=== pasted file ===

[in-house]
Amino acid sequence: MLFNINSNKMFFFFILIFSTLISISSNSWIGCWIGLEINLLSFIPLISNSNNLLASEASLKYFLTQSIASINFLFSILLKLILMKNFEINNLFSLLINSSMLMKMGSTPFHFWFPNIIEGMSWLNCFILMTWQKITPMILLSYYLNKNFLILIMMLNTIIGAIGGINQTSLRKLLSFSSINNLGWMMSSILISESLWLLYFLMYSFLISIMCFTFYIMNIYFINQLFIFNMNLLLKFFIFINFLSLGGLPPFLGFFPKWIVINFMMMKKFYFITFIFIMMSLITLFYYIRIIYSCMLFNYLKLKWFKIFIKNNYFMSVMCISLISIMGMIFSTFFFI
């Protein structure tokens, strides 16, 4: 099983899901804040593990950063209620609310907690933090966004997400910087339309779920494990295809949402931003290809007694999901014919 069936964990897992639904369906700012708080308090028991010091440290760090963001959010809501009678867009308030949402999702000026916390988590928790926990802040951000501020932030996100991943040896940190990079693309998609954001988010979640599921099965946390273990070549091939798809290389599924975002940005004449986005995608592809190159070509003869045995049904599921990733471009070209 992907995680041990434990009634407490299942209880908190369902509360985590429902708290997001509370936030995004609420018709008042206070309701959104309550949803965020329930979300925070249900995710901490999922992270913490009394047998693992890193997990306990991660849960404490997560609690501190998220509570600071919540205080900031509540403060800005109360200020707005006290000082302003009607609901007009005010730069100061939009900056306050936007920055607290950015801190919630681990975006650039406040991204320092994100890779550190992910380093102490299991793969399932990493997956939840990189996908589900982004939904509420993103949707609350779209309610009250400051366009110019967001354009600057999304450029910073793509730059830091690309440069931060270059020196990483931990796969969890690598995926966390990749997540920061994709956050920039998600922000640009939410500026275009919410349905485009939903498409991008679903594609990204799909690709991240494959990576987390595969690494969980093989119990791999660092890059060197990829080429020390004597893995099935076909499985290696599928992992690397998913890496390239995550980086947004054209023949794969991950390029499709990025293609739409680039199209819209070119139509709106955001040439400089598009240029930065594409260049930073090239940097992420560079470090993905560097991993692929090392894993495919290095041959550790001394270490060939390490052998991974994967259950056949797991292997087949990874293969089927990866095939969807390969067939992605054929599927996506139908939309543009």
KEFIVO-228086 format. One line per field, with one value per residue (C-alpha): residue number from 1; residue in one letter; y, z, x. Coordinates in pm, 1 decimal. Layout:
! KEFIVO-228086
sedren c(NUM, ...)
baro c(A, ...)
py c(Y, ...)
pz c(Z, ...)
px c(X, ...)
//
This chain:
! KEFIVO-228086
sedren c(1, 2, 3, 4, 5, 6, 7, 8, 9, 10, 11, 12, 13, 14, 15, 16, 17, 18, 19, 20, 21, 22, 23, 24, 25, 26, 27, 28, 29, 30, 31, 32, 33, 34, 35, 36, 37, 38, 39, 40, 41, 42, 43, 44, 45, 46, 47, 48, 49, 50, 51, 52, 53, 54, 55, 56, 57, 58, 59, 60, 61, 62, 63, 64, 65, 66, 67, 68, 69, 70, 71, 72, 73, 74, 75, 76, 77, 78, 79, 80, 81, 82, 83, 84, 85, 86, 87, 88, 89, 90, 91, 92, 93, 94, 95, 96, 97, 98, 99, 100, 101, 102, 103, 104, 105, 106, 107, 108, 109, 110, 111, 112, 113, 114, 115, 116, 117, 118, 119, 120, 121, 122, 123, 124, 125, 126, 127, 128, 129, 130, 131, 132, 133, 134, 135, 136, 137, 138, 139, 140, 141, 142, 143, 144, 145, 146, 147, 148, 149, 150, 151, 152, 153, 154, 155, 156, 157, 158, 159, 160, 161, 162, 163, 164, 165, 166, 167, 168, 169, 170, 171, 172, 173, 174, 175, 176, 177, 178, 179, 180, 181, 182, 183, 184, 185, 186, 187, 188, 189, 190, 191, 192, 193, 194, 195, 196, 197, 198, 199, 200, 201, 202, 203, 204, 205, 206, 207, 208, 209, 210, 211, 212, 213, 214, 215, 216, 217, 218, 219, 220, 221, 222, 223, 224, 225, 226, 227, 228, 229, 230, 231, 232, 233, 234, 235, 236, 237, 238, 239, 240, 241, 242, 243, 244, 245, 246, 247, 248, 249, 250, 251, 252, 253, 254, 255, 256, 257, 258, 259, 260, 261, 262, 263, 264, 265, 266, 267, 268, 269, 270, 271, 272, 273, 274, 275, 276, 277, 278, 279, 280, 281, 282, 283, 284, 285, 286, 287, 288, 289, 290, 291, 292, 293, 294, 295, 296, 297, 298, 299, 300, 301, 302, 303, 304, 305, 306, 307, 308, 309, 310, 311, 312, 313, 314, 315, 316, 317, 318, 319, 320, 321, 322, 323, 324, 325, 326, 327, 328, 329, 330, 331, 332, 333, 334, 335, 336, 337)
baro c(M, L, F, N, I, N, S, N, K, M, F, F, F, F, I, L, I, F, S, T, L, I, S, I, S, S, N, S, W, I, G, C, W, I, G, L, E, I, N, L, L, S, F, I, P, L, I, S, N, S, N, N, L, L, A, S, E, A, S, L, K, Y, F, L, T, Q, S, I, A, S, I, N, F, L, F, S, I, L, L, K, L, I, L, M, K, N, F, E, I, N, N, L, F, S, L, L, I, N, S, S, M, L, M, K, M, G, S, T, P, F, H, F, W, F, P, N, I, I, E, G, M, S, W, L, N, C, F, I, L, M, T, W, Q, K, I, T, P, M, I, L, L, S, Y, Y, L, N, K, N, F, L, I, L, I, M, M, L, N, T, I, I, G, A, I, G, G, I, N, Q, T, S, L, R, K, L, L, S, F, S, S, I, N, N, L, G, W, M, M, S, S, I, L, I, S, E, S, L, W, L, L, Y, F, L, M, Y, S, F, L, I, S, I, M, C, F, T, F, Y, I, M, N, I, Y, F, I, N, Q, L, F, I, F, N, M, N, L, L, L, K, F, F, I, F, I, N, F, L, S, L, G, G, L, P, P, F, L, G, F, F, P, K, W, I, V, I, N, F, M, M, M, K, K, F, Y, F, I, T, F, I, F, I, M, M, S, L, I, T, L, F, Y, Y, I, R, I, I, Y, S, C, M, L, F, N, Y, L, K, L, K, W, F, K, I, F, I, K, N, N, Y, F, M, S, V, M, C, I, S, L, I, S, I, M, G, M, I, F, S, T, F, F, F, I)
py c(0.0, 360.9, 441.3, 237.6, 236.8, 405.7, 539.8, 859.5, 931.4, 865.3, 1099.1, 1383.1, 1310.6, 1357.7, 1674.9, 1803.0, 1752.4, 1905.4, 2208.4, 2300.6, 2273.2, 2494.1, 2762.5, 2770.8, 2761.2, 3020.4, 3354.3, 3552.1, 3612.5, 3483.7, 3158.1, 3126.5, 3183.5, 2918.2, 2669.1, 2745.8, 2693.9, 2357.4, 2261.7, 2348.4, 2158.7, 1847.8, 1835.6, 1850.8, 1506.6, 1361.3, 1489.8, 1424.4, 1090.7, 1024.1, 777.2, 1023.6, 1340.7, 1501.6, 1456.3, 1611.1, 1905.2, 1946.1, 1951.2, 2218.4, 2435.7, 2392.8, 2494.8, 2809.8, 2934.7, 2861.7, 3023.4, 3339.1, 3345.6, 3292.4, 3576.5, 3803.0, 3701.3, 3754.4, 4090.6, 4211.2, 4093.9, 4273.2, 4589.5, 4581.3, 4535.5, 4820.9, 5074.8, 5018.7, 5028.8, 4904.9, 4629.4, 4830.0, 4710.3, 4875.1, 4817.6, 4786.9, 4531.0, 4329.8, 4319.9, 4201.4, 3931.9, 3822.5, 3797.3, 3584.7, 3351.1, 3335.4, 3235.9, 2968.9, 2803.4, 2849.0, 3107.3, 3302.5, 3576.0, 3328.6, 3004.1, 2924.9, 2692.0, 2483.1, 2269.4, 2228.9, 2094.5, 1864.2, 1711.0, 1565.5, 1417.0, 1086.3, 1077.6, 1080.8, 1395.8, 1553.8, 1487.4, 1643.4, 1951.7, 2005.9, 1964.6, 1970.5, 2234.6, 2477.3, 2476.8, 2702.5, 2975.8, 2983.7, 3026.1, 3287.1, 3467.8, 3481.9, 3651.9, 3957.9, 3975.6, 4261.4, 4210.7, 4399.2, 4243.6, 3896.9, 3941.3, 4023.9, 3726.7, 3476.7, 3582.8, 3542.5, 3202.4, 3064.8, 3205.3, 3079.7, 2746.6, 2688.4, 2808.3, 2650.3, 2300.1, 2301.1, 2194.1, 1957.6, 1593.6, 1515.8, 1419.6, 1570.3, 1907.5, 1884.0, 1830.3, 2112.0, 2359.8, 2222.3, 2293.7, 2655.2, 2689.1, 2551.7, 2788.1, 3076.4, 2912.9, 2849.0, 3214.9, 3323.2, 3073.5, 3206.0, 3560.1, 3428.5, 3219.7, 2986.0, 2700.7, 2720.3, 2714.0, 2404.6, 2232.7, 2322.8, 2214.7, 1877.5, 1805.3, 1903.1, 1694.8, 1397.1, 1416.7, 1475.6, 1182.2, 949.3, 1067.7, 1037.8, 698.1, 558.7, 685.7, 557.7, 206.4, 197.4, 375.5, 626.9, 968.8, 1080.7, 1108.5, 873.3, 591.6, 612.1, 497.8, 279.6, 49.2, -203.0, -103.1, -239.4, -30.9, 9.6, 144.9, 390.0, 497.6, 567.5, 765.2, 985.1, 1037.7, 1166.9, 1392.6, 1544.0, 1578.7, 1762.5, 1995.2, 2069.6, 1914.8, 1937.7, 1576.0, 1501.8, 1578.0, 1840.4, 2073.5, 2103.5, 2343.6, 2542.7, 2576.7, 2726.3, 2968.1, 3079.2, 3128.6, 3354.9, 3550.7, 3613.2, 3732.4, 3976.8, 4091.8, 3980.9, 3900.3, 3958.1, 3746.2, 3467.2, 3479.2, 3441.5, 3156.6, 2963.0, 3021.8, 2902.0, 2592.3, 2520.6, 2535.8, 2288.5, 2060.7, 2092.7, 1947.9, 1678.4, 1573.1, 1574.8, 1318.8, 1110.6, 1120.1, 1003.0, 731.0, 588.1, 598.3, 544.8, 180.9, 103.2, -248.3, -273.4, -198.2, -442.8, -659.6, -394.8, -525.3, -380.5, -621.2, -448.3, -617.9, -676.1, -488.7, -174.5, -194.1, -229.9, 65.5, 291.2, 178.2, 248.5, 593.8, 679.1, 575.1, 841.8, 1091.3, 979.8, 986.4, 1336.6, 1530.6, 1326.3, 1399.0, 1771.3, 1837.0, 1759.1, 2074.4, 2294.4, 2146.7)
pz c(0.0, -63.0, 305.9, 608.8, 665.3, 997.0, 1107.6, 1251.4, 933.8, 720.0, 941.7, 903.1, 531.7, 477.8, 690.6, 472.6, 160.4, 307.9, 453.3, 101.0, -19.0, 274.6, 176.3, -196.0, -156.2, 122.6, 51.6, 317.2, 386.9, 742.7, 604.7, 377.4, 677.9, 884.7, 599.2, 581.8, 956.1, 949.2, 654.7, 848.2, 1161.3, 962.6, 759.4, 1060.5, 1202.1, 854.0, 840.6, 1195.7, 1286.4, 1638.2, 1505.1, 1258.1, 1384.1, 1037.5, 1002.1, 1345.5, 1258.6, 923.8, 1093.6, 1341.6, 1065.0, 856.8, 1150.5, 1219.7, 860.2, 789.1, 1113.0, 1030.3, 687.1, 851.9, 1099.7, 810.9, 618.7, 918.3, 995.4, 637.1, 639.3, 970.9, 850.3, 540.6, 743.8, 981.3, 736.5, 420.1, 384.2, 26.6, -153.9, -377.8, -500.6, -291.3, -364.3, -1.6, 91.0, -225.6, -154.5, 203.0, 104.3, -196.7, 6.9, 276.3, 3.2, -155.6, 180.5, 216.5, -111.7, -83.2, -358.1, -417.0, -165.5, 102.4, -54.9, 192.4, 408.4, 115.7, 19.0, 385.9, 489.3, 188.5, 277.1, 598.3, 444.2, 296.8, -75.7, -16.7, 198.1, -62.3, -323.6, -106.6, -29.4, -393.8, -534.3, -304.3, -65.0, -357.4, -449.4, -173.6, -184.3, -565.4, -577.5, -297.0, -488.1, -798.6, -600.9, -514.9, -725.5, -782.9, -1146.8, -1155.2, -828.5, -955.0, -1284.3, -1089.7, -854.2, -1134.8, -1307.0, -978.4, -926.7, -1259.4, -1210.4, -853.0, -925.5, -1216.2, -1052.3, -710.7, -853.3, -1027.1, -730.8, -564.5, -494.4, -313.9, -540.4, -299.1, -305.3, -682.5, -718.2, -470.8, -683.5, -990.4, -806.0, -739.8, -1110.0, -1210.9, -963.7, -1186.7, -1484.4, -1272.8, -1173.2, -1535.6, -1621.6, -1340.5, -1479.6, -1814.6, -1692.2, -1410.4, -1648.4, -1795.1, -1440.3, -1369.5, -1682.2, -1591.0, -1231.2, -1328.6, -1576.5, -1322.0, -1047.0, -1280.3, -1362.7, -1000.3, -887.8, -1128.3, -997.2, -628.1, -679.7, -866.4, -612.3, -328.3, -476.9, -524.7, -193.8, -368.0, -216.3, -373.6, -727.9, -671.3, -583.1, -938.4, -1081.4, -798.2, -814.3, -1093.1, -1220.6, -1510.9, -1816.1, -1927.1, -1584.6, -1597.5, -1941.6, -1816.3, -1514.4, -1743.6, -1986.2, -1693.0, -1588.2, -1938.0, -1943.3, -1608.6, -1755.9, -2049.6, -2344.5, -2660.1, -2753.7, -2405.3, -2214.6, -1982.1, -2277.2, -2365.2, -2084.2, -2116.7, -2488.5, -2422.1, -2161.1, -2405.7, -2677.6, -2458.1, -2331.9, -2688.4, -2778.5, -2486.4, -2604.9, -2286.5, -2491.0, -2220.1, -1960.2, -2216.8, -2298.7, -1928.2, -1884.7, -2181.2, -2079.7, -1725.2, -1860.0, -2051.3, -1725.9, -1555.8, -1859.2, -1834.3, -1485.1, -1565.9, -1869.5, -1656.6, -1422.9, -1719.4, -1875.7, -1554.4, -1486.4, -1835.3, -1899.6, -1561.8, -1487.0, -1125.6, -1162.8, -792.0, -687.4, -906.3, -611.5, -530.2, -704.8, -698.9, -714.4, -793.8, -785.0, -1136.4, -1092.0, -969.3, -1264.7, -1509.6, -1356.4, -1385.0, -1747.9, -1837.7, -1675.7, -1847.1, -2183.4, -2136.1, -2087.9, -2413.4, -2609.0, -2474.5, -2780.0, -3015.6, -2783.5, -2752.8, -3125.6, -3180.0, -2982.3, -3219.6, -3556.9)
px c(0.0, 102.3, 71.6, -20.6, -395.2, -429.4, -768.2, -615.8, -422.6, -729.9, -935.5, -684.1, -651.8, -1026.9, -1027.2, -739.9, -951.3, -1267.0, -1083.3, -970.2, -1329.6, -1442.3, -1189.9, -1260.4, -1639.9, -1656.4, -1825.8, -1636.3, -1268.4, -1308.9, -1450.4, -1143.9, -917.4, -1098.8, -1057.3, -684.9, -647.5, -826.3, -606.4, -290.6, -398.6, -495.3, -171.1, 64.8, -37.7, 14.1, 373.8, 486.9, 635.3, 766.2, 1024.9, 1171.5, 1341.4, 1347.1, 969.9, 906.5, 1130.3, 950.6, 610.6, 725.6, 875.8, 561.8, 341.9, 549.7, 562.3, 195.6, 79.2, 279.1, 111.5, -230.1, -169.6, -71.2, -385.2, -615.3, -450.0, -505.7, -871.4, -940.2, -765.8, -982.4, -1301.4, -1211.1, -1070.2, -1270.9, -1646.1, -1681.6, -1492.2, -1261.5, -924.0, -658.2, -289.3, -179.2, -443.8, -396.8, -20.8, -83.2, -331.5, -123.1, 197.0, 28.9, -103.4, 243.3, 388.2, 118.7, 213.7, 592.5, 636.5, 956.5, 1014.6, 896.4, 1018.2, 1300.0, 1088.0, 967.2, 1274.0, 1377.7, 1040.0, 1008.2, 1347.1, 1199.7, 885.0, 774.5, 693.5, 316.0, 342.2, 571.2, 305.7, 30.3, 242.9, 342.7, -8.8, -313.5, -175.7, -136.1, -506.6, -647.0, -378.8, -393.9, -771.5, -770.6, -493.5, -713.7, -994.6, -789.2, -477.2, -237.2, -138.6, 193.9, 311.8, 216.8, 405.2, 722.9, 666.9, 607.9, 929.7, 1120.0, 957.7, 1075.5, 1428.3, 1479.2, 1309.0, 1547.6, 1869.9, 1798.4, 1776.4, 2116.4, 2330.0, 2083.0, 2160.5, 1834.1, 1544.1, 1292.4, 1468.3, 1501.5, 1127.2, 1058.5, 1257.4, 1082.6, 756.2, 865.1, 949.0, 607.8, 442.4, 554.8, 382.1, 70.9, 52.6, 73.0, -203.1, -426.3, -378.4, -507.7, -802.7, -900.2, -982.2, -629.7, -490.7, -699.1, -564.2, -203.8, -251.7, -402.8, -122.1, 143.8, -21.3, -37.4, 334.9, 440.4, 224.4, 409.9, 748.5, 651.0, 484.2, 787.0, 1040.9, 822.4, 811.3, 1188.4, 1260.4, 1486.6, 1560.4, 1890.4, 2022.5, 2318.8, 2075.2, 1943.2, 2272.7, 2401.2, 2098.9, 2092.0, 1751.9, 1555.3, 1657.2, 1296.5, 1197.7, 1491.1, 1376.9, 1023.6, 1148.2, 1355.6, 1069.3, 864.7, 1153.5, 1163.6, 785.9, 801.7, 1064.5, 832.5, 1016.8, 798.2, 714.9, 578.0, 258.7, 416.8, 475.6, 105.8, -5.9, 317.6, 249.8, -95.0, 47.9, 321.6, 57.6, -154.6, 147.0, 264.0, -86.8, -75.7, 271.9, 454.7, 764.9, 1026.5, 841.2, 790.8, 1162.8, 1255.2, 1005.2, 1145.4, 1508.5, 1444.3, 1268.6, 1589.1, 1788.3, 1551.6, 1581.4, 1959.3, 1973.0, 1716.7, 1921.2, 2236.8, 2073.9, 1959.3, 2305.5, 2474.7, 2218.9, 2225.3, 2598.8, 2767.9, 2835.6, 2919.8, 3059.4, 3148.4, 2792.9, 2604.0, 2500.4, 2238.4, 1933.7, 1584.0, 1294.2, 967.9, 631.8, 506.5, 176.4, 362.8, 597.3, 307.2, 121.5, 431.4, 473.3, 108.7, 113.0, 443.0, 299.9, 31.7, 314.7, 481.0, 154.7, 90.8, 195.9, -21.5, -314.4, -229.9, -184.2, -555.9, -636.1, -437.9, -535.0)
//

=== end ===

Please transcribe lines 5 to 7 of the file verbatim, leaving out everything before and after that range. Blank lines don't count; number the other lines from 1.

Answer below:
! KEFIVO-228086
sedren c(NUM, ...)
baro c(A, ...)